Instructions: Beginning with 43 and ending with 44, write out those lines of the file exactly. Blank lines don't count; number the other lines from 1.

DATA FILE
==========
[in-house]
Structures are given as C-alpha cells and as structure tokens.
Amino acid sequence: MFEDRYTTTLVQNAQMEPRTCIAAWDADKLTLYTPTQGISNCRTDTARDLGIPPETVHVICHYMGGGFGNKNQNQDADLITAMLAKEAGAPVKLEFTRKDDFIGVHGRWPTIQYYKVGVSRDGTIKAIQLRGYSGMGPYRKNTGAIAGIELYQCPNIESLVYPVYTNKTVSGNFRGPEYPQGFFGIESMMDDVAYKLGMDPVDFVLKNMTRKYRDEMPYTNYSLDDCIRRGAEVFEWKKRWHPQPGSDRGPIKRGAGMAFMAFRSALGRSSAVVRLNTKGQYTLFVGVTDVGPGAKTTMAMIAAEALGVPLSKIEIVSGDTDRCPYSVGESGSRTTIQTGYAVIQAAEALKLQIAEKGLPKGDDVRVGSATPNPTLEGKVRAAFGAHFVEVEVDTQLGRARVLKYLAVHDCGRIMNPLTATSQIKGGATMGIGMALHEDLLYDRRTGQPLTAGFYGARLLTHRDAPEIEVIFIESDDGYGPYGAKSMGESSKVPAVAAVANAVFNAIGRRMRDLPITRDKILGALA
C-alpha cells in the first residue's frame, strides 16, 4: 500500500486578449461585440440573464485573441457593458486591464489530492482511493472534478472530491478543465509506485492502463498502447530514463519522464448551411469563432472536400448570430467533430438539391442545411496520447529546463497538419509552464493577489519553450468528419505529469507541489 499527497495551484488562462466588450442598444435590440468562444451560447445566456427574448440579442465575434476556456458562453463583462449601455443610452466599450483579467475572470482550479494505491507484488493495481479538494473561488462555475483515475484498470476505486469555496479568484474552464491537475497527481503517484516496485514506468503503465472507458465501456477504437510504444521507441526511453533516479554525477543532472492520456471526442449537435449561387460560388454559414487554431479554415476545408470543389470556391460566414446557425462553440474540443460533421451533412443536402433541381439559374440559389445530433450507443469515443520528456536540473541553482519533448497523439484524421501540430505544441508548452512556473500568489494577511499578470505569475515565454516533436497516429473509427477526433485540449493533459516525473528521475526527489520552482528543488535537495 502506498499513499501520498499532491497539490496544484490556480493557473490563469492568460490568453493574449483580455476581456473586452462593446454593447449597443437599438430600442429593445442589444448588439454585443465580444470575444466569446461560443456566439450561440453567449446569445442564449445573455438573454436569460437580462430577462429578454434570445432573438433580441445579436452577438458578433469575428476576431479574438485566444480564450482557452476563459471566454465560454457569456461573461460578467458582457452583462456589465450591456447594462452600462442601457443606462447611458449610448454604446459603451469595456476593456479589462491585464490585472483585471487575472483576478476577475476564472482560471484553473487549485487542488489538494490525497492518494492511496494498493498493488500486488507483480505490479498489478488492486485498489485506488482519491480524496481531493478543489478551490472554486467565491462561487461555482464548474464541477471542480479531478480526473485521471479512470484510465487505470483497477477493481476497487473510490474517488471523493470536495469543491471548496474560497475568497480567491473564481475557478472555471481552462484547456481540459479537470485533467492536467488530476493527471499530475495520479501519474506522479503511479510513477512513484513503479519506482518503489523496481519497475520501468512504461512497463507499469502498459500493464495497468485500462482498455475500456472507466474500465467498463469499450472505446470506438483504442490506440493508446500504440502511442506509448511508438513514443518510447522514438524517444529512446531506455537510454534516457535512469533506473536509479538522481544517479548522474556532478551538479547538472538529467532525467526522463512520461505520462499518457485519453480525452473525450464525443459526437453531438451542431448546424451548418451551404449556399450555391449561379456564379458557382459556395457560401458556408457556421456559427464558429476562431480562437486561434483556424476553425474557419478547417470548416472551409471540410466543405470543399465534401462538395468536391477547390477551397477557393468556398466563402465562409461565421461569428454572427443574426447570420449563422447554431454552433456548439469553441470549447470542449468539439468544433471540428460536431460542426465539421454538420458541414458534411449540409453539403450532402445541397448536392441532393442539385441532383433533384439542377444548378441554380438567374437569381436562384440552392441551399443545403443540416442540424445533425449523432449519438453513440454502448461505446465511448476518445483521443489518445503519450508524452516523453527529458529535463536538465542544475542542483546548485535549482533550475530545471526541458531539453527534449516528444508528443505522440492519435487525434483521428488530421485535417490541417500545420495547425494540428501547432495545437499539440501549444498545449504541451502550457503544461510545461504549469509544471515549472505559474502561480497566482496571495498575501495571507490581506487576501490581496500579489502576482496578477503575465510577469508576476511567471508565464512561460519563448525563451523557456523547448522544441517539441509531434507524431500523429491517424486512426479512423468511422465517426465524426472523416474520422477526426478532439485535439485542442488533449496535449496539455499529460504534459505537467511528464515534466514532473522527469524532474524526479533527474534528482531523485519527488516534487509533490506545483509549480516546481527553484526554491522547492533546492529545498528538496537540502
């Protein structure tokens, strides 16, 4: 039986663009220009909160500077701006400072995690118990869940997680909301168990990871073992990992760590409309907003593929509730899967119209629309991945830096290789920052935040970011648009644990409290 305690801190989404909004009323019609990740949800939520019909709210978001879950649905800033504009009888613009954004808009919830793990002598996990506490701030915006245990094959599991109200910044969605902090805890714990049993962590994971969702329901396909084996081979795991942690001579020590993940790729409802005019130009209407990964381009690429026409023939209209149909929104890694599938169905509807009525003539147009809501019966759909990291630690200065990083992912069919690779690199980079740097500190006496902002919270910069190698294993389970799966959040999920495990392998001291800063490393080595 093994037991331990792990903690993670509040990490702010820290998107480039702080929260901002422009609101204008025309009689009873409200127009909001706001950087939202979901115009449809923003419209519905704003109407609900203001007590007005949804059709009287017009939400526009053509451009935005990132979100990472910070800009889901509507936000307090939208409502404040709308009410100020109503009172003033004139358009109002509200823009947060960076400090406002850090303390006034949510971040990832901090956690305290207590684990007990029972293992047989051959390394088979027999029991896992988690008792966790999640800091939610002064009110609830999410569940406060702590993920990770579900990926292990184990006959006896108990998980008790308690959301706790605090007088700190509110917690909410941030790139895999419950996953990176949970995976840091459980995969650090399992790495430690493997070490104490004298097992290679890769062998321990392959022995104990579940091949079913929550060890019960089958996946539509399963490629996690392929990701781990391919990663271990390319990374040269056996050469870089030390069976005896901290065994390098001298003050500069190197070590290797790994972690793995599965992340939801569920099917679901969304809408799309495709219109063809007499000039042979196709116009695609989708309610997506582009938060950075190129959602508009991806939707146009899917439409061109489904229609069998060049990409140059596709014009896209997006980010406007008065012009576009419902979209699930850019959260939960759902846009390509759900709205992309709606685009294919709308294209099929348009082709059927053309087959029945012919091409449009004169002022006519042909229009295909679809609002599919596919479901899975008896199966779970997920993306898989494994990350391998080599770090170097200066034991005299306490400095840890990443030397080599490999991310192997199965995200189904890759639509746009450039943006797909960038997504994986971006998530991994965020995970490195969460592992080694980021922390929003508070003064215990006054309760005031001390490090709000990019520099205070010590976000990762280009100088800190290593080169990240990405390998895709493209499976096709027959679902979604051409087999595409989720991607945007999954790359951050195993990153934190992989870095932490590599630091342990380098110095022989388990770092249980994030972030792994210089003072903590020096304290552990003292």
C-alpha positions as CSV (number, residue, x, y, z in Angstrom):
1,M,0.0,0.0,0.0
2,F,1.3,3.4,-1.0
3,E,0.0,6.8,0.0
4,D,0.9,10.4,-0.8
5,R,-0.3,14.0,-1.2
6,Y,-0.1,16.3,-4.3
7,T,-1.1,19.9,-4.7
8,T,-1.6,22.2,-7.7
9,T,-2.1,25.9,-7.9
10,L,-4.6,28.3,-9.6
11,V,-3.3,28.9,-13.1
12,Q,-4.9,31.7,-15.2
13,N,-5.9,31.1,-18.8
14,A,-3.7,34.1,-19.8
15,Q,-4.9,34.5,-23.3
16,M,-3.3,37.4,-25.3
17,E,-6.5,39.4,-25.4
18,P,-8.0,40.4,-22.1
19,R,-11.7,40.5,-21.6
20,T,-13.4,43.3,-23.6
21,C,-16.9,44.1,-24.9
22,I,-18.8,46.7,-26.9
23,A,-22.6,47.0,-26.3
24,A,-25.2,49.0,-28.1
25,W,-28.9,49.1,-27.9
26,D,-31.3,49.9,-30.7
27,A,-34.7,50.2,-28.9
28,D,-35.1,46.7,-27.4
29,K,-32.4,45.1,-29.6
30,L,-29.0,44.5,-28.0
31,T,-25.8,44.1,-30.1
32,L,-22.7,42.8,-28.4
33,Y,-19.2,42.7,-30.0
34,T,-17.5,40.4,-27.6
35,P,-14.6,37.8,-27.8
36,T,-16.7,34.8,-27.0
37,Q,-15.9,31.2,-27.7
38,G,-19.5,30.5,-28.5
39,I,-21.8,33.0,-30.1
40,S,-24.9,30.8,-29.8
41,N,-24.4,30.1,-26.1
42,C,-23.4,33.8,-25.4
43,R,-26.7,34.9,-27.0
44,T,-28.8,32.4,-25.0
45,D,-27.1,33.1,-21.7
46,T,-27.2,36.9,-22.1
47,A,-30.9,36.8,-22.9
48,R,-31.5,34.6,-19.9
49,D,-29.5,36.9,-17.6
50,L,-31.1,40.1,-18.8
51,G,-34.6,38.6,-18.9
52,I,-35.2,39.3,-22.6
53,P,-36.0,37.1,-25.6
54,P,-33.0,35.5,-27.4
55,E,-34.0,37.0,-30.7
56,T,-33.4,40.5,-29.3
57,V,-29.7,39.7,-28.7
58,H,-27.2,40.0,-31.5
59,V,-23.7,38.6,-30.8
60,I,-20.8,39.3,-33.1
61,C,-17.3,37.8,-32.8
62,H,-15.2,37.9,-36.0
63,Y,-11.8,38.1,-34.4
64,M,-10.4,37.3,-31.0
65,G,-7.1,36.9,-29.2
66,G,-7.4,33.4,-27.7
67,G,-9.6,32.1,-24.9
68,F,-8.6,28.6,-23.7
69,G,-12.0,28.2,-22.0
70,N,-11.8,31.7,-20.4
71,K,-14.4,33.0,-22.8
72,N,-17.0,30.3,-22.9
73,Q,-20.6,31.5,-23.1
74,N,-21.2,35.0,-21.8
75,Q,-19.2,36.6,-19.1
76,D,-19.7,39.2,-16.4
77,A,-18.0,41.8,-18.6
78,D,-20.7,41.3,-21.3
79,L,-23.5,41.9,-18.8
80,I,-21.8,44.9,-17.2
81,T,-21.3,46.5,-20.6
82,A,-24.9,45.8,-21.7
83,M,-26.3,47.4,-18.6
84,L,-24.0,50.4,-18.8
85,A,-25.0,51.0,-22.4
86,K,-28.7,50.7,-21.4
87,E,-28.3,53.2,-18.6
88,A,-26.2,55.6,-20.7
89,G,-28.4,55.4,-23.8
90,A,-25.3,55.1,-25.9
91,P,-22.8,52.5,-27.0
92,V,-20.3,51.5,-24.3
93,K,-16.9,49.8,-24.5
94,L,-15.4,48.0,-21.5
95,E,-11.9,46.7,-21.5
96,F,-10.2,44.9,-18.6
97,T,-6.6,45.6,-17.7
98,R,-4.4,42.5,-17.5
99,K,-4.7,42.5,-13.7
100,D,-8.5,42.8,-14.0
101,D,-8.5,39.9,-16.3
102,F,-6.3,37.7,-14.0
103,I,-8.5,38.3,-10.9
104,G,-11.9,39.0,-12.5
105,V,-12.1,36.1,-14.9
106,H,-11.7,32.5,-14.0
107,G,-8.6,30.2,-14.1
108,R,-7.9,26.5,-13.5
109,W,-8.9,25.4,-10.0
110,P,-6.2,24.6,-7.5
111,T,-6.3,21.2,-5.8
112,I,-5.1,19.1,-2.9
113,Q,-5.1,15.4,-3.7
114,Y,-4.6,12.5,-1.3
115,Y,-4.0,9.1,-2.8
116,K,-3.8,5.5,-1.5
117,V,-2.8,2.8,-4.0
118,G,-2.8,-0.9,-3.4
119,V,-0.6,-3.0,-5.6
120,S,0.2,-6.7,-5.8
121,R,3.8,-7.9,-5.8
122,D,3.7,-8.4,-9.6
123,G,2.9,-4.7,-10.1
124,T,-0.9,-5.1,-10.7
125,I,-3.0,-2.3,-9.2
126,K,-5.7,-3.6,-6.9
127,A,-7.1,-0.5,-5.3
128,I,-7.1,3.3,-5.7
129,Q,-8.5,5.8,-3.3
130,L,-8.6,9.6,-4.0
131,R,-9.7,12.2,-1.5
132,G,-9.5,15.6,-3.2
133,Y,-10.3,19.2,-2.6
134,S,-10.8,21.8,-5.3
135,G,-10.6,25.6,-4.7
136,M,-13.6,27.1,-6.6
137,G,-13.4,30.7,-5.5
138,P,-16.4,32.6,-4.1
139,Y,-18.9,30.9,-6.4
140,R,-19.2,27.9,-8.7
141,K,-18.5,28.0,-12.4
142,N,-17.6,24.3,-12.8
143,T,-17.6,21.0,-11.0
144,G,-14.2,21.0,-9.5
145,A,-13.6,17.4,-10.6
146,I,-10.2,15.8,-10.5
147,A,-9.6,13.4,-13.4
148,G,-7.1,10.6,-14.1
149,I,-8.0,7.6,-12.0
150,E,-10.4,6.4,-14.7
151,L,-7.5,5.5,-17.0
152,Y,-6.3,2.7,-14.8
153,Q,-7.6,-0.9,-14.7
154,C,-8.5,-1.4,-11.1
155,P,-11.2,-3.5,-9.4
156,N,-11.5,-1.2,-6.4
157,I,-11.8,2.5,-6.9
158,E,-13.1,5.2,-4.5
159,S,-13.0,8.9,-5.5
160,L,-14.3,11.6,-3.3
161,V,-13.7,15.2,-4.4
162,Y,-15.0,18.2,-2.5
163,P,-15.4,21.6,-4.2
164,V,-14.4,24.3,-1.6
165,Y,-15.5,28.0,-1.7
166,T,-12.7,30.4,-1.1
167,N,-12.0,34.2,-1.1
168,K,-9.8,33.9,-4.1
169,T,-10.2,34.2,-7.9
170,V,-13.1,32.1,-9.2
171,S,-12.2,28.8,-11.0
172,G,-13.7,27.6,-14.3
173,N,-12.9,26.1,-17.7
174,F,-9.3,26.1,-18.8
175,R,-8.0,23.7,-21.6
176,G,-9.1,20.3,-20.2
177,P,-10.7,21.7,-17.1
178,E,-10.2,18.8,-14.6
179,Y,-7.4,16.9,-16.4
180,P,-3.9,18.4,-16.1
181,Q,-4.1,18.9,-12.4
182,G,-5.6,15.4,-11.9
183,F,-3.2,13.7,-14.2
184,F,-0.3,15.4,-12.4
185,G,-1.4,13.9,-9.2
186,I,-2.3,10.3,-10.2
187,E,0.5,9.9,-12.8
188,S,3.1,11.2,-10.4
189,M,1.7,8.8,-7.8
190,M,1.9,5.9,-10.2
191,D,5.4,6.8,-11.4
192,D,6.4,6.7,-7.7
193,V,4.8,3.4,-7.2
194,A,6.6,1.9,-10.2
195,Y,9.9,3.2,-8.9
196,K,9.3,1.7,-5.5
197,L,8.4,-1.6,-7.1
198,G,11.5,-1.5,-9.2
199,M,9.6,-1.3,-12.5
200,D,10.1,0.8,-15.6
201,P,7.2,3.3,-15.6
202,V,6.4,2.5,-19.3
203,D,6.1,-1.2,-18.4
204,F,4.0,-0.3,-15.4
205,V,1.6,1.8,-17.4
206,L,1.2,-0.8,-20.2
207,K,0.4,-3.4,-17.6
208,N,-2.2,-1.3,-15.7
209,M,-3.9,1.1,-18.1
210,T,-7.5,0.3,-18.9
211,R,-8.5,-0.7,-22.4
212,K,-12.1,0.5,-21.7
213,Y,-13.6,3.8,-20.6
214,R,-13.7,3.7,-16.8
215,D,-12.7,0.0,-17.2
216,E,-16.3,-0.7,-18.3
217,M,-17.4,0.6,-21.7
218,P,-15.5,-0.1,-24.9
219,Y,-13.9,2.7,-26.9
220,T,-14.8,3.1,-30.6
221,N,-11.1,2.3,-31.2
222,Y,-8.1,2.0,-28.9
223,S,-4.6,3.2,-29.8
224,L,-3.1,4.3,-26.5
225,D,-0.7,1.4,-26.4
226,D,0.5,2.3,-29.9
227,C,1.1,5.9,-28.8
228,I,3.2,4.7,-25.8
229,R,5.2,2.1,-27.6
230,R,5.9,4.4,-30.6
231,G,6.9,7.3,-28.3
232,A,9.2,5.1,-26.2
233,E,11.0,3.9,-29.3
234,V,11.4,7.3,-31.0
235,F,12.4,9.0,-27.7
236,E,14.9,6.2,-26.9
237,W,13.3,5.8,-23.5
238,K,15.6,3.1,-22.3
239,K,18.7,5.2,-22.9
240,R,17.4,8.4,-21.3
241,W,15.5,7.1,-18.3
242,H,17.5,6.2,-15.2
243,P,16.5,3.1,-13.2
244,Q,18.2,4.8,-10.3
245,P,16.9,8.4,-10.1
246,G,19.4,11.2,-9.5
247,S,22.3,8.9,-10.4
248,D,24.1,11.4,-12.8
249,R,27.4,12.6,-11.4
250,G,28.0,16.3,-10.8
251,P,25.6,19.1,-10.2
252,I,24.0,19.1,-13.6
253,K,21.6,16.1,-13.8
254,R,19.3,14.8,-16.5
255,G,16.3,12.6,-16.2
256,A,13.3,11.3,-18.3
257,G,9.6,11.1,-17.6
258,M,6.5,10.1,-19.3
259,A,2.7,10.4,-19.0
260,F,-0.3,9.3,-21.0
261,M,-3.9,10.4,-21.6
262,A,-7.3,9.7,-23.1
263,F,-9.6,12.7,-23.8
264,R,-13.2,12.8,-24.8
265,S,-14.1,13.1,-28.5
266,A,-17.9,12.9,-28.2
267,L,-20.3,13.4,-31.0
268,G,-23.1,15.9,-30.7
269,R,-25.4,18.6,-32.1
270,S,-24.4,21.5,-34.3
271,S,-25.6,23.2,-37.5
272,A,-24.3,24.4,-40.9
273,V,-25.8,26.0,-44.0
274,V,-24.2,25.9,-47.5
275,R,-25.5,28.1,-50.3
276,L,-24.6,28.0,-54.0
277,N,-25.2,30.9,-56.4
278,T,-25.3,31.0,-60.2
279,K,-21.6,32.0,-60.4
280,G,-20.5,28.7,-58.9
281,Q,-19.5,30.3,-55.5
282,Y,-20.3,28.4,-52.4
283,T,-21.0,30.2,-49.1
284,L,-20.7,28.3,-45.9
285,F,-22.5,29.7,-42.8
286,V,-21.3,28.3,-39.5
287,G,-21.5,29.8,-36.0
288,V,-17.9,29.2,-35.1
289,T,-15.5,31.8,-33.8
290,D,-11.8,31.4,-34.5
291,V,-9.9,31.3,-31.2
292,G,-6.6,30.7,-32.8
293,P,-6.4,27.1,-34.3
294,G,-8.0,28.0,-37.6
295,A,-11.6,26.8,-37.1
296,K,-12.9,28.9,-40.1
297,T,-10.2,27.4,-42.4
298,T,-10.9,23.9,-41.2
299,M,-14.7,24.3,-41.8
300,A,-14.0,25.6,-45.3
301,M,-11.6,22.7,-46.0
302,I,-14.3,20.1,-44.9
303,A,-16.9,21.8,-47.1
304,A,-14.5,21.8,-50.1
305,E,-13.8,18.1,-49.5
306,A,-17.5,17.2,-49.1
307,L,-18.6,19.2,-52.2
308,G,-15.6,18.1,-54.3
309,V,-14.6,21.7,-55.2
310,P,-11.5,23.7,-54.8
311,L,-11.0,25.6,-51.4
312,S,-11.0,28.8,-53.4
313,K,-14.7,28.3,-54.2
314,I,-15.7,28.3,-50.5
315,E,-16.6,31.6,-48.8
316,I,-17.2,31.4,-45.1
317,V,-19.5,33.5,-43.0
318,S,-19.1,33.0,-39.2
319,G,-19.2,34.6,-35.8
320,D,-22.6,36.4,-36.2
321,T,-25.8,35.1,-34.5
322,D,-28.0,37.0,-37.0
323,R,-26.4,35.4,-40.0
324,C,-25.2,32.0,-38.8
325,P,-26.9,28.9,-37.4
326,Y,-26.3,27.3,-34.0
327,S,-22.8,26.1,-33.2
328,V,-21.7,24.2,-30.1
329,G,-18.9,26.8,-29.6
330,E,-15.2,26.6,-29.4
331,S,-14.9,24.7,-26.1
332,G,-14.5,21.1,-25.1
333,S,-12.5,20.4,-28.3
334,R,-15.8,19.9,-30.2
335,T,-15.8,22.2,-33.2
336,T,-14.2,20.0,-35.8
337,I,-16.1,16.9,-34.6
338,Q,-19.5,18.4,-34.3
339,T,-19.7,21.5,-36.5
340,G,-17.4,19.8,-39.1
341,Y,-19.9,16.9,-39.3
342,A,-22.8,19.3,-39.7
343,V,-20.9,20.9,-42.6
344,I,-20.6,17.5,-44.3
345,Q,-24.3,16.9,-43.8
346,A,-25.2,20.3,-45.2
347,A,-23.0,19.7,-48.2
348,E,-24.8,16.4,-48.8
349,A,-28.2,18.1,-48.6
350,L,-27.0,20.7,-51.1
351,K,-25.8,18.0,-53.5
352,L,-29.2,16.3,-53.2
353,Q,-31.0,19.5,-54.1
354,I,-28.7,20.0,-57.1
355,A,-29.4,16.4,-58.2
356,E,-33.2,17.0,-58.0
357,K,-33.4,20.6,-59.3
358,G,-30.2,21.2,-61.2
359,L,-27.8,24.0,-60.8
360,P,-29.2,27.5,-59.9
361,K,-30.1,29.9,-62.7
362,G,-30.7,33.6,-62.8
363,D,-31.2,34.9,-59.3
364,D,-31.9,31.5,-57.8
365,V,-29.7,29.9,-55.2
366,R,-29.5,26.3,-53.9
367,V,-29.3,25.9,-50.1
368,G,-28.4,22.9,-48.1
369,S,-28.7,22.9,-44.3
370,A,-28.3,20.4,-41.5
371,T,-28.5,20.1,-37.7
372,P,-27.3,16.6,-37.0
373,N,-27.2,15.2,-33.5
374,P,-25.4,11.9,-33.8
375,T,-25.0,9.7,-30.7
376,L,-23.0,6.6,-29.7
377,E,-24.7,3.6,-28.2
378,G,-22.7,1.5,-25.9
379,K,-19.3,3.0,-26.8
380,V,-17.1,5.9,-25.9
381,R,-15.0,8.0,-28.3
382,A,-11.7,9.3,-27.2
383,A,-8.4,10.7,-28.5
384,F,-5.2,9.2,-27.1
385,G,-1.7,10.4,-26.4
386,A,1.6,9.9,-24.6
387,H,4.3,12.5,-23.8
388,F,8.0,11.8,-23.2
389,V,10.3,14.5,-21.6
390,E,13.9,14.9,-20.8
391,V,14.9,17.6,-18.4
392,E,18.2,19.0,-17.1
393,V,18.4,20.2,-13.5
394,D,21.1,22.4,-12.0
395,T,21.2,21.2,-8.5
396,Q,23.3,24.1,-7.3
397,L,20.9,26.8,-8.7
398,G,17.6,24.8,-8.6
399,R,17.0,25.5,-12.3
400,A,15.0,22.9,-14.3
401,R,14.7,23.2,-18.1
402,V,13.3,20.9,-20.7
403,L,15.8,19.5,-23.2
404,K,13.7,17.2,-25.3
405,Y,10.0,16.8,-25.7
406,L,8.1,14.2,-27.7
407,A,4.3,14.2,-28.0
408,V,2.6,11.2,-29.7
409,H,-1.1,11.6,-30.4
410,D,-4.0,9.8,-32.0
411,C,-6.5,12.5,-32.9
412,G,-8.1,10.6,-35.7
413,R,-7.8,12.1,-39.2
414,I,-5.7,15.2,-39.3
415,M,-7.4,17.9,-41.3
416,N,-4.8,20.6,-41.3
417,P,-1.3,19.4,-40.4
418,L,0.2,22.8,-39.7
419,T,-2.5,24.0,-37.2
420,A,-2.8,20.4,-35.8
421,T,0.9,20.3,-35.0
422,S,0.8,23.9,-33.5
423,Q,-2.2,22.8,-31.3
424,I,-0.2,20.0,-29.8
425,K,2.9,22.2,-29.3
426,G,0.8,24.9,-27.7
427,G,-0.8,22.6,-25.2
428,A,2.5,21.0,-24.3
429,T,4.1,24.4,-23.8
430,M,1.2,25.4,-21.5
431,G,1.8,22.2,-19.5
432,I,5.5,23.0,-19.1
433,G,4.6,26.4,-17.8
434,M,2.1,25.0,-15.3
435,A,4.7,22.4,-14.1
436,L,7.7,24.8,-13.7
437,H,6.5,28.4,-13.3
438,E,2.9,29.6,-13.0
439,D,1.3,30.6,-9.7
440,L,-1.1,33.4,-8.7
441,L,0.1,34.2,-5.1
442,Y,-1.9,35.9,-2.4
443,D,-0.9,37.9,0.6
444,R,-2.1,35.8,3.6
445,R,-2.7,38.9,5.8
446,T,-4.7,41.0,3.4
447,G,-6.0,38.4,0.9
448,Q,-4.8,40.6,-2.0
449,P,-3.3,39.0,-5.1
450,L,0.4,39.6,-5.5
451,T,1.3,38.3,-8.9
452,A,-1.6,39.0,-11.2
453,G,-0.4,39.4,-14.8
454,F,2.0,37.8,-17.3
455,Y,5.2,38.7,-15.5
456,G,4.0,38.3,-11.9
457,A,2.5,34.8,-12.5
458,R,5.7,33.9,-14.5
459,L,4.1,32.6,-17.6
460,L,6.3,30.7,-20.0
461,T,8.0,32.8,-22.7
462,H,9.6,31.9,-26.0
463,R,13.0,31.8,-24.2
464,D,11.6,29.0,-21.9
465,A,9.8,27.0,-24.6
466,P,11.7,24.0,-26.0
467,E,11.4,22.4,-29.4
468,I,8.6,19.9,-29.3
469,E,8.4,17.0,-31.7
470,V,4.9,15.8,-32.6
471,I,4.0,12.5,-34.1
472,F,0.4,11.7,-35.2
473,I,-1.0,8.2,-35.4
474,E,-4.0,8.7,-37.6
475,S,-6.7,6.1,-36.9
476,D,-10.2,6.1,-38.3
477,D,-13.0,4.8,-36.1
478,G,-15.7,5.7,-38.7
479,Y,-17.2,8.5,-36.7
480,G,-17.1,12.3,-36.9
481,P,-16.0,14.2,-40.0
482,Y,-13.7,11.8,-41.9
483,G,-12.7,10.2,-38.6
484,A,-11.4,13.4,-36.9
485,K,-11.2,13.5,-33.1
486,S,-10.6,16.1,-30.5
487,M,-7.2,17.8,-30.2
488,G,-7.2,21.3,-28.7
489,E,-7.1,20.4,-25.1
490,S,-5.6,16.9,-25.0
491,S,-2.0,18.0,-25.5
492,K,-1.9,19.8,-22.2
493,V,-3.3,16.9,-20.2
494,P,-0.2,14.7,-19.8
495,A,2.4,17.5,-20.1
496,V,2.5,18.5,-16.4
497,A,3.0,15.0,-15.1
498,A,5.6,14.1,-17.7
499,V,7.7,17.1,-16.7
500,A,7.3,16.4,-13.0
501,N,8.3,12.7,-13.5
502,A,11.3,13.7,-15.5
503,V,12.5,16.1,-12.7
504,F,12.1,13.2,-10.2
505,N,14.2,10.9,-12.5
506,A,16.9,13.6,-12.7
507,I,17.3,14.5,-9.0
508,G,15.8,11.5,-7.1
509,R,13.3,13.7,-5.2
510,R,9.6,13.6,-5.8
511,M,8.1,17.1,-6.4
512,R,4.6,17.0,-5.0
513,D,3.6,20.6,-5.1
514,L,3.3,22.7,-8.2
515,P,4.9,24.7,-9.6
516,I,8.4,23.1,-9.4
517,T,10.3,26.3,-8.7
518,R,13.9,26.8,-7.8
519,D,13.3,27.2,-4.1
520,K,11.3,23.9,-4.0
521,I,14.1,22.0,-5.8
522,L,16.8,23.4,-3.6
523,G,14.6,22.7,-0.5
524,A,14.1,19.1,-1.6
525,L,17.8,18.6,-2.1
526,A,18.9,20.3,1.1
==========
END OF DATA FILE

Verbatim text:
37,Q,-15.9,31.2,-27.7
38,G,-19.5,30.5,-28.5